Microsoft officially brings Windows 11 ARM for Apple M1 and M2 Macs via Parallels Desktop 18
Ever since Apple transitioned to custom ARM-based silicon, Mac users who wanted to run Windows for the odd app or two were left in the lurch as the company dropped support for Boot Camp. Now, with Parallels Desktop 18, Mac users on Apple silicon will be able to download an official Windows 11 on ARM version and run it in a virtual machine (VM).
Parallels Desktop has offered support for Windows on Macs with Apple M1 SoC since version 16.5, but there was one major catch. Windows on ARM is not available for public download, and Microsoft licenses it directly to OEMs and partners. So, while you could theoretically get ARM versions of Windows to run in earlier Parallels versions, there was no way to properly license them.
That changes now, however. Microsoft has officially designated Parallels Desktop 18 as an "authorized solution for running ARM versions of Windows 11 Pro and Windows 11 Enterprise in a virtual environment on its platform on Apple M1 and M2 computers."
That means you can now download Windows 11 on ARM directly from within Parallels Desktop 18 and use your Windows key to activate it. However, there are some caveats to bear in mind.
Windows 11 on ARM does not support games that rely on DirectX 12 or OpenGL 3.3 or higher. DirectX 11 games should theoretically work since many of those calls can be translated to Apple's own Metal API. But unless Metal brings capabilities that are similar to DirectX 12, you can't run such games via Parallels.
Same goes for hardware that don't have ARM drivers either within the Windows DriverStore or as a separate download. Games relying on anti-cheat drivers that don't have an ARM version also won't work.
Apart from these, it's not possible to do nested virtualization or a "VM-ception" of sorts. Windows on ARM supports Windows Subsystem for Linux (WSL), Windows Subsystem for Android (WSA), Windows Sandbox, and Virtualization-based Security (VBS). But since these rely on virtualization within Windows, they cannot run on an already virtualized environment like Parallels.
It should be possible to run x64 and x86 apps in Windows on ARM under emulation while using the OS via Parallels Desktop on M1 and M2 Macs, but users will not be able to download 32-bit apps from the Microsoft Store — they are in the process of being deprecated, anyways.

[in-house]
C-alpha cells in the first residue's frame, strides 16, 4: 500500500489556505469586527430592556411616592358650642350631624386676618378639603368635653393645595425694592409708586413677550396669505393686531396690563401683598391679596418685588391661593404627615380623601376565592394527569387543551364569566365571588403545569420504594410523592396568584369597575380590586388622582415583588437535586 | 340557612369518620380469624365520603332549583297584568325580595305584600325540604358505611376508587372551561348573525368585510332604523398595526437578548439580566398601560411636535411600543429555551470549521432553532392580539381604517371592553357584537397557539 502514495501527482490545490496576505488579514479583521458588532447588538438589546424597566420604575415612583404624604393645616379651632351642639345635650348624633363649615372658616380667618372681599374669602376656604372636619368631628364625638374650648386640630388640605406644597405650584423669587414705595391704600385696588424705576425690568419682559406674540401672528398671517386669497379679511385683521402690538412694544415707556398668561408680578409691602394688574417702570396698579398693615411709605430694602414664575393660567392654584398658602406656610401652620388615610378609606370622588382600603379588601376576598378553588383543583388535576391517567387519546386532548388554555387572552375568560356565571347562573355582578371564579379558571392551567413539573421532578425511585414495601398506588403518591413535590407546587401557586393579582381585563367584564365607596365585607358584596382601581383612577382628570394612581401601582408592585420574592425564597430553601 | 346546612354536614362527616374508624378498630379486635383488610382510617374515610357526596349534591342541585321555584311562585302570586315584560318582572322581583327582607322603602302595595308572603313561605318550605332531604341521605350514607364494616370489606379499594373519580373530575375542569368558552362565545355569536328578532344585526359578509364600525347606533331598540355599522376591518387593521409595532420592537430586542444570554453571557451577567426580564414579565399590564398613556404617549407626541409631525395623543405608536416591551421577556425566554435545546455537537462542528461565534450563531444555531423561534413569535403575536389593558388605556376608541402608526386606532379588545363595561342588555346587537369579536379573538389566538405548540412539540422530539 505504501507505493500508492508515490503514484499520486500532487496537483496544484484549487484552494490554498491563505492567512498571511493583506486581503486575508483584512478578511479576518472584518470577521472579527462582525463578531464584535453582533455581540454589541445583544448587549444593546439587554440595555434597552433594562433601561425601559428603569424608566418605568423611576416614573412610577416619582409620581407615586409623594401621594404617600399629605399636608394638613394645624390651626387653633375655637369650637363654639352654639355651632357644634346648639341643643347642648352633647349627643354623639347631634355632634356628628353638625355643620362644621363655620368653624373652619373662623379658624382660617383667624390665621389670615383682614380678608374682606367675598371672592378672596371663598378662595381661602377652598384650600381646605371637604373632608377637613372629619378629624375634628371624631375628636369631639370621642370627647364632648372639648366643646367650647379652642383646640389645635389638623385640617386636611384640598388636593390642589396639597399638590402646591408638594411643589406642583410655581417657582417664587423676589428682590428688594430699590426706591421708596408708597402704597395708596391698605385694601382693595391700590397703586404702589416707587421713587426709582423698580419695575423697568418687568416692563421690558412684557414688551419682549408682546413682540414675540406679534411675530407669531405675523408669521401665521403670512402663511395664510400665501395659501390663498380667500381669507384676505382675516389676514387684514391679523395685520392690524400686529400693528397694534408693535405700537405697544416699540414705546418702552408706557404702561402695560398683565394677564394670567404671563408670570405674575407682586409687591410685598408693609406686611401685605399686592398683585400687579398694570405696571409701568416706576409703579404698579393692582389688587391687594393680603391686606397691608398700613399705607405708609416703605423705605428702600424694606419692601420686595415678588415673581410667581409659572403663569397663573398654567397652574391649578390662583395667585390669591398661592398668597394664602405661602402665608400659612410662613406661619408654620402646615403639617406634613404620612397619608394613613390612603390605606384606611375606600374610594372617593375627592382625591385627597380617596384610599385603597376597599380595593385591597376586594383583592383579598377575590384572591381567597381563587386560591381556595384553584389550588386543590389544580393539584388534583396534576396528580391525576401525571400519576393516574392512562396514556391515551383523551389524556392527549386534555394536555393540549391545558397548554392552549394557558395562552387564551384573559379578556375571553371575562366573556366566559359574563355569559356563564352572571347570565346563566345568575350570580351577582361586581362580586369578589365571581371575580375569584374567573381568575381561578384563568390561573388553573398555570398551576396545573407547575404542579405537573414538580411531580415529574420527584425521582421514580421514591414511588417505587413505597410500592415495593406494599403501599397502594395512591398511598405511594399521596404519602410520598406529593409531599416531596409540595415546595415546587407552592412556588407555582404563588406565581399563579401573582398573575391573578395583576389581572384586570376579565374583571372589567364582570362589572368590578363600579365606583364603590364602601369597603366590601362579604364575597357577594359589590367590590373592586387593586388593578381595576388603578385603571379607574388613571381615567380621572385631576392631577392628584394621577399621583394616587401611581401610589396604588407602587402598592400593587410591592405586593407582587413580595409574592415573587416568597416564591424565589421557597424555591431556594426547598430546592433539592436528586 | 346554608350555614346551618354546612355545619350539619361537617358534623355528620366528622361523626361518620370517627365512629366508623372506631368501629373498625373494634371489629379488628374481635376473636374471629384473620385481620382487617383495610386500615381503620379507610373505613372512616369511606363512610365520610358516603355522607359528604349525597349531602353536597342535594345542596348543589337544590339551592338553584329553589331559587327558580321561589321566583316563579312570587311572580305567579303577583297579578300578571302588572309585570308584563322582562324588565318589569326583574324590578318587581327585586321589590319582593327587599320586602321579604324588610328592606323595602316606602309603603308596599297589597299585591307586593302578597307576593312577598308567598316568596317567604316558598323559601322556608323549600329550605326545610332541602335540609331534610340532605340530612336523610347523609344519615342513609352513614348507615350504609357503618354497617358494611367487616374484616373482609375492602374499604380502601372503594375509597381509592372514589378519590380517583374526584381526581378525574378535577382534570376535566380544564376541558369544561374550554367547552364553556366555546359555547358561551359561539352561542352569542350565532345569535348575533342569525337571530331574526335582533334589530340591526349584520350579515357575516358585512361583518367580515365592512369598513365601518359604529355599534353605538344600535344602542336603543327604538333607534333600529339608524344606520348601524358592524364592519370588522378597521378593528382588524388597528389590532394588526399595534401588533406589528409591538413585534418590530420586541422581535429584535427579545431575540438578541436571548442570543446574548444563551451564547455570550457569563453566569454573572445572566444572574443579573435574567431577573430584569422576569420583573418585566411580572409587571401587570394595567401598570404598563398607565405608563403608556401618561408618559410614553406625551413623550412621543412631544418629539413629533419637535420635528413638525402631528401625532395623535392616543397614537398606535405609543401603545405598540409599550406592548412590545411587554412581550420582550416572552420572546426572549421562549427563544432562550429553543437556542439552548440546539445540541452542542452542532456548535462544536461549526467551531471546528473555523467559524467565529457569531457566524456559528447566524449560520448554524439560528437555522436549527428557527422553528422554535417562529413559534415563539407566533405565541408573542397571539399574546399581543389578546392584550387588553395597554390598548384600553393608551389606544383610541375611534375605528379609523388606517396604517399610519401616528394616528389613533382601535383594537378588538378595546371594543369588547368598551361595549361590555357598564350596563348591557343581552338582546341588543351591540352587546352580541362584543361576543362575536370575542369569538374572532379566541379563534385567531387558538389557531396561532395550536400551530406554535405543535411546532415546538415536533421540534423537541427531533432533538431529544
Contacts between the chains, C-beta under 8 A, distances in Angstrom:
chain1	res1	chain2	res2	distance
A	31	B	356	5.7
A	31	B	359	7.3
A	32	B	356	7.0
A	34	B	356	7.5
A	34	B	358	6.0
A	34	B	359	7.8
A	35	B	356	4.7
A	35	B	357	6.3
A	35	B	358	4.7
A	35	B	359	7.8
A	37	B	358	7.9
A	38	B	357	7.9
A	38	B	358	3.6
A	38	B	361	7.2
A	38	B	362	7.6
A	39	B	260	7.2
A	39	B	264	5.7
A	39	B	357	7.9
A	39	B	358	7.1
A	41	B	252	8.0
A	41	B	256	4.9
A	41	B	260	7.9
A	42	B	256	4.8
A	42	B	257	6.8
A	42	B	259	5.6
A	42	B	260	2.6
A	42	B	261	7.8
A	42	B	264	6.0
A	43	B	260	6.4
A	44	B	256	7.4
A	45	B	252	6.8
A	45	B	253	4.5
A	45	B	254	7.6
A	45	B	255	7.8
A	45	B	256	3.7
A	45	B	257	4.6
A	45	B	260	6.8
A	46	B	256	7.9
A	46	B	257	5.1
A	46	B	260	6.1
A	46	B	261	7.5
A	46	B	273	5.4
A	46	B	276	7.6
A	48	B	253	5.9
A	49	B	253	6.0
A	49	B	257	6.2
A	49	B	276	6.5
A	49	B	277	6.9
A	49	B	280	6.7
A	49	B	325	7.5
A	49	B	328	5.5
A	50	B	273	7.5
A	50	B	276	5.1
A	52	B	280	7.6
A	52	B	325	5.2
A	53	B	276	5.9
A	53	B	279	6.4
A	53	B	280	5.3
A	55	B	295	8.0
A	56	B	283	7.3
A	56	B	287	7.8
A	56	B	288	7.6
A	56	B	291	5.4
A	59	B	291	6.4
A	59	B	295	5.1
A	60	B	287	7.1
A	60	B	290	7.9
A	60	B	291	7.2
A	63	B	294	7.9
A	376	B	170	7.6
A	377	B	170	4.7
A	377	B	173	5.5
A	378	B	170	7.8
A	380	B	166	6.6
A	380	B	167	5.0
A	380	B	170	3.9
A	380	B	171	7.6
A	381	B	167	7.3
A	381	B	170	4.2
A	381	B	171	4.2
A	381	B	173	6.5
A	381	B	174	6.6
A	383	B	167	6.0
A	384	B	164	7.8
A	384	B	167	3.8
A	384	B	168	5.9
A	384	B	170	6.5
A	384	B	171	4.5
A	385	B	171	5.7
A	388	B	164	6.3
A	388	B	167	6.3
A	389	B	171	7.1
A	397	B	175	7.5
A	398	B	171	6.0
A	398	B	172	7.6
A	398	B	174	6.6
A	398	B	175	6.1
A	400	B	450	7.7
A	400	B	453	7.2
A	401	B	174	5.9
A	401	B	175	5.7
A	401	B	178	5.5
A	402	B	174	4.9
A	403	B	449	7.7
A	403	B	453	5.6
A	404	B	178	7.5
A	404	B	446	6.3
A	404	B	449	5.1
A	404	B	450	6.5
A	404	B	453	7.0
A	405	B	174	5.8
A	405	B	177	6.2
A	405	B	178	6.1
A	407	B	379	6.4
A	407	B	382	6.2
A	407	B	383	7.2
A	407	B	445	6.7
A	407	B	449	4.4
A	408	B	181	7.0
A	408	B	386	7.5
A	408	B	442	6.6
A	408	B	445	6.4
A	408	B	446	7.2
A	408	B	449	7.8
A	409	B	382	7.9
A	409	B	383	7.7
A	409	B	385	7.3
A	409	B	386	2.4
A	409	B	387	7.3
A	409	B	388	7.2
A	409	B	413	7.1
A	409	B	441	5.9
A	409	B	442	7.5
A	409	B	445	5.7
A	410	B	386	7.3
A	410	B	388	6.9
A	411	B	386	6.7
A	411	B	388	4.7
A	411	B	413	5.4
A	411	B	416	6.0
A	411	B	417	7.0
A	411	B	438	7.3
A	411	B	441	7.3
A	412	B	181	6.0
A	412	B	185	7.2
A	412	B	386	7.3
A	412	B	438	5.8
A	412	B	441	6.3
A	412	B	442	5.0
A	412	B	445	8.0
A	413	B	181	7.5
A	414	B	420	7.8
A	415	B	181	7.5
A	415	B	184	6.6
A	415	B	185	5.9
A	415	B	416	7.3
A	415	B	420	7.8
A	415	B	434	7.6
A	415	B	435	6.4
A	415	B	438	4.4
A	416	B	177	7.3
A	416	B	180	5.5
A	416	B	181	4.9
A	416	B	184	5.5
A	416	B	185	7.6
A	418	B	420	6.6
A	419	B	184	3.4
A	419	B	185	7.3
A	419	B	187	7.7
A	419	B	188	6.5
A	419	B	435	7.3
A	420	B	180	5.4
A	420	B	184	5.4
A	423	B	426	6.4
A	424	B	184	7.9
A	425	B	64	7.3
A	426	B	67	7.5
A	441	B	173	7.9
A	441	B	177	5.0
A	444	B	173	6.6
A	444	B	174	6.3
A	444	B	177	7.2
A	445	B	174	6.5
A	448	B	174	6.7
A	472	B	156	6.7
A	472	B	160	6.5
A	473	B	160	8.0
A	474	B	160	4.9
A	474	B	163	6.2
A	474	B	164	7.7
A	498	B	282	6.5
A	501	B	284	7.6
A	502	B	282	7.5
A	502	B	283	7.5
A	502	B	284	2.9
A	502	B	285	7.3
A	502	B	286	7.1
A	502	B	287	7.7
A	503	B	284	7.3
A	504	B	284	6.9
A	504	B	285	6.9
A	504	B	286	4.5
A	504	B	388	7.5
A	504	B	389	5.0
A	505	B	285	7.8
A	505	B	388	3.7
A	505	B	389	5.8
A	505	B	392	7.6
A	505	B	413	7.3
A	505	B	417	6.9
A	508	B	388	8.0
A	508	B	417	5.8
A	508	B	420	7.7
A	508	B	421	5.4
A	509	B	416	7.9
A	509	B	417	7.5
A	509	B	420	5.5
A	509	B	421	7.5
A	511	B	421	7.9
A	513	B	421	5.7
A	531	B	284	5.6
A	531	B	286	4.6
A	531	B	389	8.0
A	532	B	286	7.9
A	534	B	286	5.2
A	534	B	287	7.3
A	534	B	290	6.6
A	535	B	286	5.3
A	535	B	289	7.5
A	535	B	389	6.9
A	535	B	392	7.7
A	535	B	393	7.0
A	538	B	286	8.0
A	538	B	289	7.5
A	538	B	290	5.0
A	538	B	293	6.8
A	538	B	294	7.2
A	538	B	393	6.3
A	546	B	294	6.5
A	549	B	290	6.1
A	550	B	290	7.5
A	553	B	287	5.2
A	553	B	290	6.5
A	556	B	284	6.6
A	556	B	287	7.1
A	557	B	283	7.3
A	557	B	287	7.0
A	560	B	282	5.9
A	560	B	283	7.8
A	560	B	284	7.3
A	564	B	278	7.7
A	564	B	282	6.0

Apple seems to have no intention of offering Boot Camp yet, but the company's software chief Craig Federighi put the ball squarely in Microsoft's court. Speaking to Ars Technica back in the day, Federighi said,
As for Windows running natively on the machine, that's really up to Microsoft. We have the core technologies for them to do that, to run their ARM version of Windows, which in turn of course supports x86 user mode applications. But that's a decision Microsoft has to make, to bring to license that technology for users to run on these Macs. But the Macs are certainly very capable of it."
If you do need nested virtualization capabilities, Microsoft would like you to subscribe to its Windows 365 Cloud PC service where you can configure and stream a fully setup Windows instance directly in your browser.
It is interesting to note that Microsoft doesn't mind supporting Apple silicon via Parallels Desktop even while dropping Windows 11 support for certain perfectly capable Intel and AMD CPUs on the pretext of security.
Coming to the new features in Parallels Desktop 18 itself, users can now set Apple ProMotion refresh rates in macOS and Windows will automatically play ball. It is now possible to connect USB 3.0 devices and Bluetooth controllers like the Xbox Wireless Controller or the PlayStation DualShock controller.
Users can now also assign up to 18 CPU cores and 62 GB of RAM to Windows 11 (Parallels Desktop Pro Edition) if they are using a Mac Studio with an Apple M1 Ultra chip. Previously, only up to 8 CPU cores and 32 GB of RAM could be assigned to a VM.
Those who already have a subscription can upgrade to Parallels Desktop 18 for free.